I’m probably not alone in wishing I could predict the future. We are really challenged right now to understand and plan for the post-COVID era. Our career readiness and employment training programs have pivoted online, but it’s not clear what it will look like to be in person again or when this will happen. In the housing space, how do we continue supporting people who are living with multiple challenges, whose kids have been learning from home, or who are suffering from isolation? It’s been an enormous challenge over the past year to steer the organization financially and programmatically through so many transformations and such uncertainty. As we grapple with these immediate questions, we are also asking how we can engage in bigger transformations that will move the needle for communities of color and how we can use our organization to help build capacity in communities that have been excluded from our region’s prosperity.
What skills have helped you most in your career?
I was lucky that I had the cool parents as a kid, so I threw a lot of parties! I have always been a great planner and an organizer of experiences for other people, and I’ve been amazed how often I’ve used these skills. I would always think about who was included, making sure to invite people who were at the margins, people who might not otherwise be invited.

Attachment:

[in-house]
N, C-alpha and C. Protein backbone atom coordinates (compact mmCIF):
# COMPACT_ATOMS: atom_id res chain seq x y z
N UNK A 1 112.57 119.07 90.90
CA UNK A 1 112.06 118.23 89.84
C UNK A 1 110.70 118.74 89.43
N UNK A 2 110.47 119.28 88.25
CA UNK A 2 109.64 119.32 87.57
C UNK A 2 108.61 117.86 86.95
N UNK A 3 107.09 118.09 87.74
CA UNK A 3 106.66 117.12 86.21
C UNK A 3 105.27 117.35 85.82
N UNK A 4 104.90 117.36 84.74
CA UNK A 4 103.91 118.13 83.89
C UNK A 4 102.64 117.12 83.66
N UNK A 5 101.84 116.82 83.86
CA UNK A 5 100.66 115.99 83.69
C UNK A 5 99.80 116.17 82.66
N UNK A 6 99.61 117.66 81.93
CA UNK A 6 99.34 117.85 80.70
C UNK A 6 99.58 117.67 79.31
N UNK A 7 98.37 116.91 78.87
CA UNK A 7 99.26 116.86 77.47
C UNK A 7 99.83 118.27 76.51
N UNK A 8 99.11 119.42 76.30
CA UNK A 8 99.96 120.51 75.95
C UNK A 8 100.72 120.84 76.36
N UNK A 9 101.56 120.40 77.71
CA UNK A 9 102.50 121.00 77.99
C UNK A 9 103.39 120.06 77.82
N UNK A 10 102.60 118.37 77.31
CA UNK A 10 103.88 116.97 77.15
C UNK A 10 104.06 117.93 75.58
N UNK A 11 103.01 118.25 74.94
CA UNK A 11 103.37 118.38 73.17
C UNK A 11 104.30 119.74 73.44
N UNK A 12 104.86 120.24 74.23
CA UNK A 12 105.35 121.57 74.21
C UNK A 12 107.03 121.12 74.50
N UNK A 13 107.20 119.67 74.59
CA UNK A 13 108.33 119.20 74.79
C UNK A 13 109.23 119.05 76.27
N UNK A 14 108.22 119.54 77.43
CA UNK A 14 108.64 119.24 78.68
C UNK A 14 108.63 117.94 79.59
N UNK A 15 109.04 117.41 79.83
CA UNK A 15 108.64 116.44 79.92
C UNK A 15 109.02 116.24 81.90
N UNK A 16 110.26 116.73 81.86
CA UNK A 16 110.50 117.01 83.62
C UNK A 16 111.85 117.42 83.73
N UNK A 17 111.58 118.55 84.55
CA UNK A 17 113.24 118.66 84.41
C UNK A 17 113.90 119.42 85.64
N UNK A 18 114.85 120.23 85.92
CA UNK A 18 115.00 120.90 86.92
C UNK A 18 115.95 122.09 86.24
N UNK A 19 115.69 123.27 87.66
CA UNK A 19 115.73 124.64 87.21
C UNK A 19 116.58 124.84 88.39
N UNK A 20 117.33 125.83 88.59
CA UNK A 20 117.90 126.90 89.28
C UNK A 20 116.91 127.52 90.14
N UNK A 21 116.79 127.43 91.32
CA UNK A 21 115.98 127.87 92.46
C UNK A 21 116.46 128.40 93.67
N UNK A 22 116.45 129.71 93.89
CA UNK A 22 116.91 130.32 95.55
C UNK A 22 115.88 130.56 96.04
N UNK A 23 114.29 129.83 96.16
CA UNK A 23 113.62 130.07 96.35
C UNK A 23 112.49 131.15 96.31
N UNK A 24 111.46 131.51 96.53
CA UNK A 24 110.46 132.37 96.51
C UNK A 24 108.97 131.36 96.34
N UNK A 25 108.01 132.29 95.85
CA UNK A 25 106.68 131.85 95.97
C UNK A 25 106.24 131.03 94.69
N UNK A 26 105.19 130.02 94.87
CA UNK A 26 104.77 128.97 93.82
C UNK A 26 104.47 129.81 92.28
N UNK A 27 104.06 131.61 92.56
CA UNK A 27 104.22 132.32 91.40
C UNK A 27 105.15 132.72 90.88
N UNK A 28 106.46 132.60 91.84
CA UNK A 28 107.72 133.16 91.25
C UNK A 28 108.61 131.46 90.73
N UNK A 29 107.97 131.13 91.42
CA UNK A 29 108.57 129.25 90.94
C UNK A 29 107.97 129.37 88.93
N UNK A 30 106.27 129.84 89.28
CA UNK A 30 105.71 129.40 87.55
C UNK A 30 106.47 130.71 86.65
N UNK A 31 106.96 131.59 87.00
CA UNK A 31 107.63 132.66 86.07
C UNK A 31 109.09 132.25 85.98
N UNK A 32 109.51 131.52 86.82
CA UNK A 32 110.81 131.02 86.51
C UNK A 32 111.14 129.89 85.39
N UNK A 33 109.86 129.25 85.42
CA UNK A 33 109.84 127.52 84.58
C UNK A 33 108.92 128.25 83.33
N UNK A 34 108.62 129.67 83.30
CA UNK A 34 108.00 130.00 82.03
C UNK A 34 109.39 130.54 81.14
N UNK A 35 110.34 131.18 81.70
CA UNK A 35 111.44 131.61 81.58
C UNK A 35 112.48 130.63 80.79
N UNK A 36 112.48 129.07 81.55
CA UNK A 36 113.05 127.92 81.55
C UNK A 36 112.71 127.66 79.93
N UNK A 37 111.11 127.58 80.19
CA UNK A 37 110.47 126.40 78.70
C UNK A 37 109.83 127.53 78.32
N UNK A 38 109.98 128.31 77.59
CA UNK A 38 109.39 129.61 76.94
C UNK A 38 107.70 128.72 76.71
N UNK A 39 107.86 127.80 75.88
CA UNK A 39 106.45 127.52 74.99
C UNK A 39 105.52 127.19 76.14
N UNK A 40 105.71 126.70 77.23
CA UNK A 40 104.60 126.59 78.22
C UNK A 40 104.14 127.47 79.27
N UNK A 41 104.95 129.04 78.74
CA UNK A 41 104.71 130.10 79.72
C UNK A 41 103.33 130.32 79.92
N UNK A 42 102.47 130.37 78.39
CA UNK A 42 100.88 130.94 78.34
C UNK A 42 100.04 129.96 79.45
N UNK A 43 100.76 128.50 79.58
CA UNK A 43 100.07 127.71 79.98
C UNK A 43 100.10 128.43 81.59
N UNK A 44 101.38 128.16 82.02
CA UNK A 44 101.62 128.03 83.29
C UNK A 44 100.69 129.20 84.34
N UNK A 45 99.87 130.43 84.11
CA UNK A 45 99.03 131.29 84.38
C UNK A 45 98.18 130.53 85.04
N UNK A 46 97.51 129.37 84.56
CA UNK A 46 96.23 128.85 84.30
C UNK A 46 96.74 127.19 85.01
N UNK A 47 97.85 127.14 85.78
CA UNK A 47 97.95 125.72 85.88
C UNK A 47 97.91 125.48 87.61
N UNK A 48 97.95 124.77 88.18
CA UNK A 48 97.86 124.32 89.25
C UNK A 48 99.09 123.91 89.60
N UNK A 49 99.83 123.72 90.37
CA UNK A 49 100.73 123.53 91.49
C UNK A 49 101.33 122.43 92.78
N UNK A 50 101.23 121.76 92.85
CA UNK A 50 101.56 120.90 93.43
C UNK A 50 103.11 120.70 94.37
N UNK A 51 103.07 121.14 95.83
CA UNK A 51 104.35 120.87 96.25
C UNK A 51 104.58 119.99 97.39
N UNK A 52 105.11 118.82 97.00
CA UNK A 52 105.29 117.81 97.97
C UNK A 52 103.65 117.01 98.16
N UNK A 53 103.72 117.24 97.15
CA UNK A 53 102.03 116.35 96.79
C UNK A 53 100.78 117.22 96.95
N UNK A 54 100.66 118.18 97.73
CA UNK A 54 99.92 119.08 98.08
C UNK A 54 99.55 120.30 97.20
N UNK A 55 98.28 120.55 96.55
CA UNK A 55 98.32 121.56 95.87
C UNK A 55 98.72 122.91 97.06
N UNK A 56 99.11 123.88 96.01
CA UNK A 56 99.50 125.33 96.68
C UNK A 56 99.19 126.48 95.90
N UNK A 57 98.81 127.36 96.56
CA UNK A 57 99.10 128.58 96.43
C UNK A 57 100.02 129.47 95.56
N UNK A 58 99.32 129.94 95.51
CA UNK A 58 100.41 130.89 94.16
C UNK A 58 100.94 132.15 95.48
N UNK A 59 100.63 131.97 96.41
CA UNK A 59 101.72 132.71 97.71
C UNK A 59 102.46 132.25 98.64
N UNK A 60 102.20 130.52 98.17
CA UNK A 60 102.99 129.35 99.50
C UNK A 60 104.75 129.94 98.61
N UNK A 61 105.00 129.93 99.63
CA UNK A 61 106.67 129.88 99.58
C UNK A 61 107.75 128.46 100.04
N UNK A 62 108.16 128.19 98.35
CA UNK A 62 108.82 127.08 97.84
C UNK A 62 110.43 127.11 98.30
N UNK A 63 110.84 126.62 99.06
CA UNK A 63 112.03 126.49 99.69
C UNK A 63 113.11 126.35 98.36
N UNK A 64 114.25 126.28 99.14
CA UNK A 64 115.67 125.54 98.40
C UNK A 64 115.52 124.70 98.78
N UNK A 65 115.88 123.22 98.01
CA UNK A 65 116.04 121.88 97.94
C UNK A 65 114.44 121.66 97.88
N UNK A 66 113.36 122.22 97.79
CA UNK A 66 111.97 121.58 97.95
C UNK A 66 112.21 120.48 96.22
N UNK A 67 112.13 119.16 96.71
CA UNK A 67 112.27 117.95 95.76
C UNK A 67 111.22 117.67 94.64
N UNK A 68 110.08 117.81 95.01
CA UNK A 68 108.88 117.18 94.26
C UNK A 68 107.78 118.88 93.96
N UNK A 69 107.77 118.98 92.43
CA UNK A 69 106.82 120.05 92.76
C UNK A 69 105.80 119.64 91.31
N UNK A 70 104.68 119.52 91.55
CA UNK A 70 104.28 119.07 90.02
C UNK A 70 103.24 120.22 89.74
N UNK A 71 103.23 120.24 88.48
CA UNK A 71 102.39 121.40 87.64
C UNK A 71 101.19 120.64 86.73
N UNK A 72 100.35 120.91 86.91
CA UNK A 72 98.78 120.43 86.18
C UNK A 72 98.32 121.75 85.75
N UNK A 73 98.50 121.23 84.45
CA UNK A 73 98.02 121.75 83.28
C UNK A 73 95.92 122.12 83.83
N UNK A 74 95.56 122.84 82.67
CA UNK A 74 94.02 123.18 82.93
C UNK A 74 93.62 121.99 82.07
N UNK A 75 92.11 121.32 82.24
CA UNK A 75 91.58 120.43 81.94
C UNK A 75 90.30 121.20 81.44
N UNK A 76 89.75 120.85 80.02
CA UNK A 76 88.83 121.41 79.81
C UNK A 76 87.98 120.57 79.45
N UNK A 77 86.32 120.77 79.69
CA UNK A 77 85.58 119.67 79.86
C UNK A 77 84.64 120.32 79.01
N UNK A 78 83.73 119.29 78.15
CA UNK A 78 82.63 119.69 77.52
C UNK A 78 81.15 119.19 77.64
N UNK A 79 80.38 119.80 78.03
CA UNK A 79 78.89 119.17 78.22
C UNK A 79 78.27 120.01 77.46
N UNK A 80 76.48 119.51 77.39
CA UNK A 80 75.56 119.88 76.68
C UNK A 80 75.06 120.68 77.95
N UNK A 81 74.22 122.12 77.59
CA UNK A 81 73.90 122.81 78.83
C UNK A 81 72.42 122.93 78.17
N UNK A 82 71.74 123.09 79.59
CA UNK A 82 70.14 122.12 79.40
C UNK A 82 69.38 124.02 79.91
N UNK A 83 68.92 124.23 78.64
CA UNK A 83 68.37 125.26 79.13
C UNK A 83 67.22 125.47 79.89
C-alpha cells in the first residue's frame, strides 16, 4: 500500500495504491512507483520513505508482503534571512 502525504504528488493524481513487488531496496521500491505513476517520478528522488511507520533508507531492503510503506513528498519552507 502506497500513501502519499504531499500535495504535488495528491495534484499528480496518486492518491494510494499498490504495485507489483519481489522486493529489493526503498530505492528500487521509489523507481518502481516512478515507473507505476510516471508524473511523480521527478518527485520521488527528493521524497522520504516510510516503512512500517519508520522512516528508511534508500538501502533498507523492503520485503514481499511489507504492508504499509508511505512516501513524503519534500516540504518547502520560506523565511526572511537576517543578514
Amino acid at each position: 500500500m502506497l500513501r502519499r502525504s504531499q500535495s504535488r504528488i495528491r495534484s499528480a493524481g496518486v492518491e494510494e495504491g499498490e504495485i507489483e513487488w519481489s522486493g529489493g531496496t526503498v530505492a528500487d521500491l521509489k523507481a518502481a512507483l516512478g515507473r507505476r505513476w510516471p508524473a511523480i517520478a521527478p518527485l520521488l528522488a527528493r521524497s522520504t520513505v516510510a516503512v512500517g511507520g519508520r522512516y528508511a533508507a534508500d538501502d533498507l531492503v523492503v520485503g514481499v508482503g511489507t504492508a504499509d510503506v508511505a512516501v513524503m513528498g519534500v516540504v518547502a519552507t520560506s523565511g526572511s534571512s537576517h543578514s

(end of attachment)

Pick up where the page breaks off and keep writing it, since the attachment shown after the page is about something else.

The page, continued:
More broadly, my communications skills are what got me jobs in the foundation world, and for these I’m indebted to two supervisors I had in my early career who were both excellent writers with very high standards. They marked up my work mercilessly, and it made me a better writer.
Finally, I learned planning from the great Earl Craig, a civil rights leader and first president of the Urban Coalition, a social action agency formed in the 1960s and ’70s. Earl was an intellectual giant, an astute facilitator, and a masterful strategist. I had the honor of working for Earl in my first professional position after graduate school. I gleaned much from his wisdom and skill in each of those areas.
Who is your favorite fictional hero and why?
I don’t tend to read fiction, and I’m afraid I don’t make it to many movies either, so my heroes have tended to be real people. My heroes are some of my early mentors, particularly Black leaders who I had the honor of working for over the years who were deeply committed to their work, courageous, tenacious, tremendously persevering—and funny, too! I learned a lot, and I also laughed a lot.
What’s next for you?
I believe that I did some of my best work this last year, and I believe PPL did some of its best work as an organization during this really difficult time. I’m looking at leading the organization through our current challenges and aiming to come out of the crisis stronger than ever. I feel like what’s next is creating a more sustainable model for the organization and continuing to build our resilience. We’ve witnessed incredible resilience among the 13,000 people we serve. I’m asking, “What does it look like to be a resilient organization that can face the future, no matter what it holds? What does it look like to continue to walk alongside communities that have been marginalized? How can we best employ our strengths and assets to expand the table, include more members of our community, make sure everyone has a stake in our shared future?”